Various high-profile companies that have seen surging online demand from home customers during Covid-19 lockdowns have revealed eye-catching plans for the initial public offerings (IPOs) in recent weeks.
Clarity over Britain’s final departure from the European Union on January 1 has served as a catalyst for many companies to raise funds, experts say, while the rollout of Covid-19 vaccines has also allayed concerns investors regarding the deadly pandemic.
So far this year, acclaimed shoemaker Dr Martens, meal delivery service Deliveroo and online greeting card seller Moonpig have all showcased their projects.
– Confidence continues to grow –
“Looking at the year ahead, we can expect 2021 to be a very good year for the UK IPO market,” said Scott McCubbin of London-based financial services giant EY.
“An increase in IPO activity may well increase competition for investment, with more emphasis on early preparation for IPO and improving investor visibility.
“Confidence continues to grow with the Brexit deal which now clarifies future relations with Europe and the rollout of Covid-19 vaccinations.”
On top of that, online money transfer specialist TransferWise has reportedly appointed banks to coordinate a planned float.
UK media are reporting that others could include insurer Canopius, EDF-owned electric vehicle charging company Pod Point, and online fashion retailer Very.
The IPO market has also attracted interest in recent years due to the ease of access to finance, as well as extremely low interest rates.
– ‘Ideal for IPOs’ –
“In recent years, we have also seen an increase in the funding available to UK and European companies in the early stages of their growth,” said Marcus Stuttard, head of UK primary markets at the London Stock Exchange.
“This means that there are now a growing number of dynamic companies at the stage and size of development that are ideal for an IPO.
“These factors together have contributed to the strong IPO pipeline that we are seeing at the start of 2021,” he told AFP.
At the same time, investors have plenty of cash, owing to low borrowing costs and several billion pounds of central bank stimulus funds.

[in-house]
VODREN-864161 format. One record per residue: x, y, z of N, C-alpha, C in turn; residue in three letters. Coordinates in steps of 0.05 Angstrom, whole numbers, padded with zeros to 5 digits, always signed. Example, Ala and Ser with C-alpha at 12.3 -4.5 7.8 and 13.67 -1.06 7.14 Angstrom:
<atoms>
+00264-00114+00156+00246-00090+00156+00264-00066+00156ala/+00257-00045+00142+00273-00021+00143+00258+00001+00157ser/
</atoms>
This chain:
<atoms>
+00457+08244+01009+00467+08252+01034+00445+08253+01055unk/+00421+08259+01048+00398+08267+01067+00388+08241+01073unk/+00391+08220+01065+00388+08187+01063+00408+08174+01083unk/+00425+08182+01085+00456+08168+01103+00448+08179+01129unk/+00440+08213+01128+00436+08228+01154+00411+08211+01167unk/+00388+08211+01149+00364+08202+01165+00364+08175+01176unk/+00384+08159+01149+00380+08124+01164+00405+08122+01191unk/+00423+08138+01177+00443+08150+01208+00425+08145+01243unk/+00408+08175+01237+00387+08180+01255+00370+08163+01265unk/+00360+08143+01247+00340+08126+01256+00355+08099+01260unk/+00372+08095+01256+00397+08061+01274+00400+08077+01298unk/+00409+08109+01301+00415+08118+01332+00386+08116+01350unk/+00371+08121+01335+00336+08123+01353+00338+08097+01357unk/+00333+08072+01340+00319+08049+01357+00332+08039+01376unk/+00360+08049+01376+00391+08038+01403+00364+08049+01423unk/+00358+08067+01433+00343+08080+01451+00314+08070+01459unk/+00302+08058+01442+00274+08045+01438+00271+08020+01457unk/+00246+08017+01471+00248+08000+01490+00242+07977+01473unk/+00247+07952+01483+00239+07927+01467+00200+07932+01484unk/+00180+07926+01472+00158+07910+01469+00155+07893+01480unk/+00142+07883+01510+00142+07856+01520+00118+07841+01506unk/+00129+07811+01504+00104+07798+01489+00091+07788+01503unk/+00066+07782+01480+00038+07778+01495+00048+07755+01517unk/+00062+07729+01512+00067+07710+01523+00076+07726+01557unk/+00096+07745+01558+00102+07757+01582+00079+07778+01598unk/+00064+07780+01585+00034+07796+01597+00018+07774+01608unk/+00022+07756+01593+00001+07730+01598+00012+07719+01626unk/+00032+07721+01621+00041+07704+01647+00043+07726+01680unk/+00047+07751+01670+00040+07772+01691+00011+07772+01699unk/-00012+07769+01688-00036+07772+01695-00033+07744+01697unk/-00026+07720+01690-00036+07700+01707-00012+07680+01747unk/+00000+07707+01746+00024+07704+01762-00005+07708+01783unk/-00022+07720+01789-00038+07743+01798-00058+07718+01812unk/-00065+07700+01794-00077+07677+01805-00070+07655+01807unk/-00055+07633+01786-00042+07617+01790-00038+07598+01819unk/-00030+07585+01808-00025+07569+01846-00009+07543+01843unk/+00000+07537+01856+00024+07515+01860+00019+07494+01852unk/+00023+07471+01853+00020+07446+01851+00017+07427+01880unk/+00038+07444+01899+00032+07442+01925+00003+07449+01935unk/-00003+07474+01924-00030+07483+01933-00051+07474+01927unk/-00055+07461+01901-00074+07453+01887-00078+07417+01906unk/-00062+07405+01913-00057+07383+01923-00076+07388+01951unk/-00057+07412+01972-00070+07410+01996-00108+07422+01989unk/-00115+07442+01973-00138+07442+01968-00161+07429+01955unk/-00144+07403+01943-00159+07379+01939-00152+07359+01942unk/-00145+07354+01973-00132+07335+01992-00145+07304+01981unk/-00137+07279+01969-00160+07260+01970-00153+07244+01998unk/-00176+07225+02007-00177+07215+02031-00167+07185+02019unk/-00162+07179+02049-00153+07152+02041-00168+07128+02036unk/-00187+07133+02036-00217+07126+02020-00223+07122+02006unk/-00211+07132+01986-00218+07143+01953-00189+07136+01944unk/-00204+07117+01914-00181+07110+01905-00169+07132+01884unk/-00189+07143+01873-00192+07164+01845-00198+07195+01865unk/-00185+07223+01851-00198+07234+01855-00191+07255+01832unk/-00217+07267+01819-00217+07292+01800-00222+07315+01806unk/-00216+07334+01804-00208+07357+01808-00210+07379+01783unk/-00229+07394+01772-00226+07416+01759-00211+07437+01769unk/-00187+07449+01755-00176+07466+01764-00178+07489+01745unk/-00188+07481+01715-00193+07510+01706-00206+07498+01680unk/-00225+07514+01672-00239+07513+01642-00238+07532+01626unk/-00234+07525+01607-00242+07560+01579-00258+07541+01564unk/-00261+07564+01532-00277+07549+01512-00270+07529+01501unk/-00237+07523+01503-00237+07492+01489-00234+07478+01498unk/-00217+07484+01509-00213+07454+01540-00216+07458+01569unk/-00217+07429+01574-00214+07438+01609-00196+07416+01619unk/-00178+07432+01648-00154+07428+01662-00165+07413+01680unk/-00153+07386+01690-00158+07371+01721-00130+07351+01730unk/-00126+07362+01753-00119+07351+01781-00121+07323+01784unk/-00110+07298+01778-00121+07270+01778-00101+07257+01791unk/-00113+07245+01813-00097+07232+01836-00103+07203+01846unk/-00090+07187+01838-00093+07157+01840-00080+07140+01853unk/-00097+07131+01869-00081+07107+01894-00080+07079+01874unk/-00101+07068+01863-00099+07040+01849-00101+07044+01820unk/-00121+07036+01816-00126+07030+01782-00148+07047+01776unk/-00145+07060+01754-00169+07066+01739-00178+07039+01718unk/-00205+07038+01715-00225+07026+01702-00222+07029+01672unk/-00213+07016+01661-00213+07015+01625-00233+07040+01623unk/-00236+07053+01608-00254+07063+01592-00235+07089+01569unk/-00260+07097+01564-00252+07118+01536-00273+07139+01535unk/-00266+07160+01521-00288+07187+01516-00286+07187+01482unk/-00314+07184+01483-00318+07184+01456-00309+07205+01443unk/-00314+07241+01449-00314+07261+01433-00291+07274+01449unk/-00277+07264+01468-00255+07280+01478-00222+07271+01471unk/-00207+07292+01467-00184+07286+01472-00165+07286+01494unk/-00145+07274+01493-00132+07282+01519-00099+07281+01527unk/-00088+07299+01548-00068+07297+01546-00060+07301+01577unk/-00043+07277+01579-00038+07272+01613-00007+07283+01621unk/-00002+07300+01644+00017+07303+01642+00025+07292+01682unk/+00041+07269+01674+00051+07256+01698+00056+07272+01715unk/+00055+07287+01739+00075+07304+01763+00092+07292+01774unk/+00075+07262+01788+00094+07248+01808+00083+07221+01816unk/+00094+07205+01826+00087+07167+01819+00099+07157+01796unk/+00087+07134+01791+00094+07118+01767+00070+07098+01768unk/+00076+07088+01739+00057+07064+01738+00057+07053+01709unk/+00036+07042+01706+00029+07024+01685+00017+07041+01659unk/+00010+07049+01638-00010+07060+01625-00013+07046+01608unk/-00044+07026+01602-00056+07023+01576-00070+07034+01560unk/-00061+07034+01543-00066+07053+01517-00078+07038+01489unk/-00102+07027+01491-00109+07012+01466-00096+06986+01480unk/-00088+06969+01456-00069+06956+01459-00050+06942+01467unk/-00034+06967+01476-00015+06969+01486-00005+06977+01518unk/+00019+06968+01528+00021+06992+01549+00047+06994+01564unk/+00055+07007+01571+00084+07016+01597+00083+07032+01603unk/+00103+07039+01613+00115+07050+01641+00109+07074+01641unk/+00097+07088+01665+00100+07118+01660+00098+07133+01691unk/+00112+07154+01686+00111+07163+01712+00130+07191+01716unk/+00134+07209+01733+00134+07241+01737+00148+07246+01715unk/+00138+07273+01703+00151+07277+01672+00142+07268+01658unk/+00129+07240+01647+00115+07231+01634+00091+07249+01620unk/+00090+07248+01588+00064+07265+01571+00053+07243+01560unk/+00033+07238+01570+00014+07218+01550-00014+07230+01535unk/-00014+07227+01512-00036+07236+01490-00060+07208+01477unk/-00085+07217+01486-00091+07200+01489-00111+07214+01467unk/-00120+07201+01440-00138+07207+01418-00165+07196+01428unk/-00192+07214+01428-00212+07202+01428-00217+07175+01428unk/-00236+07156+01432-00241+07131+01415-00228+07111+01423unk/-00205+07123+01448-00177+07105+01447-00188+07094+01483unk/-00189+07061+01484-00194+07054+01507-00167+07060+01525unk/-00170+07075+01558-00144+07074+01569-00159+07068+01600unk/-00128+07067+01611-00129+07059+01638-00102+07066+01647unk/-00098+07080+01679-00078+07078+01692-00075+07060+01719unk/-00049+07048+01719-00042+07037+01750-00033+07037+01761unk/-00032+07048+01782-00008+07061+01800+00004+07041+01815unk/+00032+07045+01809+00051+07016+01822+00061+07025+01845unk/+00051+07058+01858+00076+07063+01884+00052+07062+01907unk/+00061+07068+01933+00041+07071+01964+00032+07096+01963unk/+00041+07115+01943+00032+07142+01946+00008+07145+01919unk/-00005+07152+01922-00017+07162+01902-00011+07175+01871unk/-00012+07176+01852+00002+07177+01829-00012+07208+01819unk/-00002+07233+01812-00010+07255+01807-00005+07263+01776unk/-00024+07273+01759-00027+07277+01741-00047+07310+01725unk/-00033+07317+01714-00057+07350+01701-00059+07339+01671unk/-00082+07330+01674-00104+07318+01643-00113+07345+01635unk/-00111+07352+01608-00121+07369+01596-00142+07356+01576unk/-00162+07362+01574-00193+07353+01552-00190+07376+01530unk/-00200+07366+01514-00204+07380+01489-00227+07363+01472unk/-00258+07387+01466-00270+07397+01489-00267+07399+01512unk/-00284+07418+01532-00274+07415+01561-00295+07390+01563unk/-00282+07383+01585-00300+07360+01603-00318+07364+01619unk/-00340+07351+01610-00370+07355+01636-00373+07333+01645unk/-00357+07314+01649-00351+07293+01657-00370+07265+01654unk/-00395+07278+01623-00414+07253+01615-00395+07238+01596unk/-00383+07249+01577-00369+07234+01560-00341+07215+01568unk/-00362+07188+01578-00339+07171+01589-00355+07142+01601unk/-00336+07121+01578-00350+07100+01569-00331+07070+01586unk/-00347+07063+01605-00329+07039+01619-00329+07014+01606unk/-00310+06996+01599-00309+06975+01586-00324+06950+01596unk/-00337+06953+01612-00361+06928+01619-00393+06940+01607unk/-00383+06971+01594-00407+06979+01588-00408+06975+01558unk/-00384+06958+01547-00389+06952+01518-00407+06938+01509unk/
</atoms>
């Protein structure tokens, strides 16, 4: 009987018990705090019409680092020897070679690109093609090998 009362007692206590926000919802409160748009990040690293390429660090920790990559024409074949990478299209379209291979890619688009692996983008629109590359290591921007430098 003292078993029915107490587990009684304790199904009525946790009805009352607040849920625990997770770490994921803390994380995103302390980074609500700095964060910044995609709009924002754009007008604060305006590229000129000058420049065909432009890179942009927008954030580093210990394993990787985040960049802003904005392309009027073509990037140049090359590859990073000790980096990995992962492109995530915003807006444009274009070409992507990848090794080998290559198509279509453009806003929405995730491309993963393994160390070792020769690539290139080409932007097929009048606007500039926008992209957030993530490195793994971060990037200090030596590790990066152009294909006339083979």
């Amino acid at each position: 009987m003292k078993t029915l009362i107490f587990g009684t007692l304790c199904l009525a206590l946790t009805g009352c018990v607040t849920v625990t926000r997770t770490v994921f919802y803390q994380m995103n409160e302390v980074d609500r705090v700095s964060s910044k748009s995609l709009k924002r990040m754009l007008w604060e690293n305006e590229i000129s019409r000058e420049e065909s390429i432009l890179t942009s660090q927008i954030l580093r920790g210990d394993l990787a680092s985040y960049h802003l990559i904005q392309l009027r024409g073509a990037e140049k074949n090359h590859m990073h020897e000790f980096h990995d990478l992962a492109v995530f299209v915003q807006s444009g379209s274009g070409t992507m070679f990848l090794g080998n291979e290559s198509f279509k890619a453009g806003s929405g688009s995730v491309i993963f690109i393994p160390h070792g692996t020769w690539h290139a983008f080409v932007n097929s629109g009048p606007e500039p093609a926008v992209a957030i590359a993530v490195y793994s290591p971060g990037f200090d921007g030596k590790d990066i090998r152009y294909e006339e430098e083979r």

London thus hopes to steal a march on competing destinations on the stock exchange such as Frankfurt, Hong Kong and New York.
Britain ranked only behind China and the United States in terms of the total amount of cash raised on the stock market last year, according to a recent EY study.
British capital represented more than 40% of the total IPO amounts raised in Europe.
Brexit could provide new momentum as the government wants to relax some stock market regulations as it seeks to attract more high-profile companies to the list.
The Brexit trade deal, which went into effect on January 1, did not concern the financial sector – but Britain and the EU intend to seal a memorandum of understanding on financial services from here March.
The City of London Corporation revealed in a study on Friday that the British capital still lags behind the United States and Hong Kong in attracting foreign companies.
London now wants to compete more effectively with its European rivals and EU officials fear getting rid of highly prized standards.
Catherine McGuiness, Political Chairman of the City of London Corporation, said: “The competitive strengths of London and the UK should mean that we are well positioned to seize opportunities as we begin a new business chapter outside of the UK. European Union.”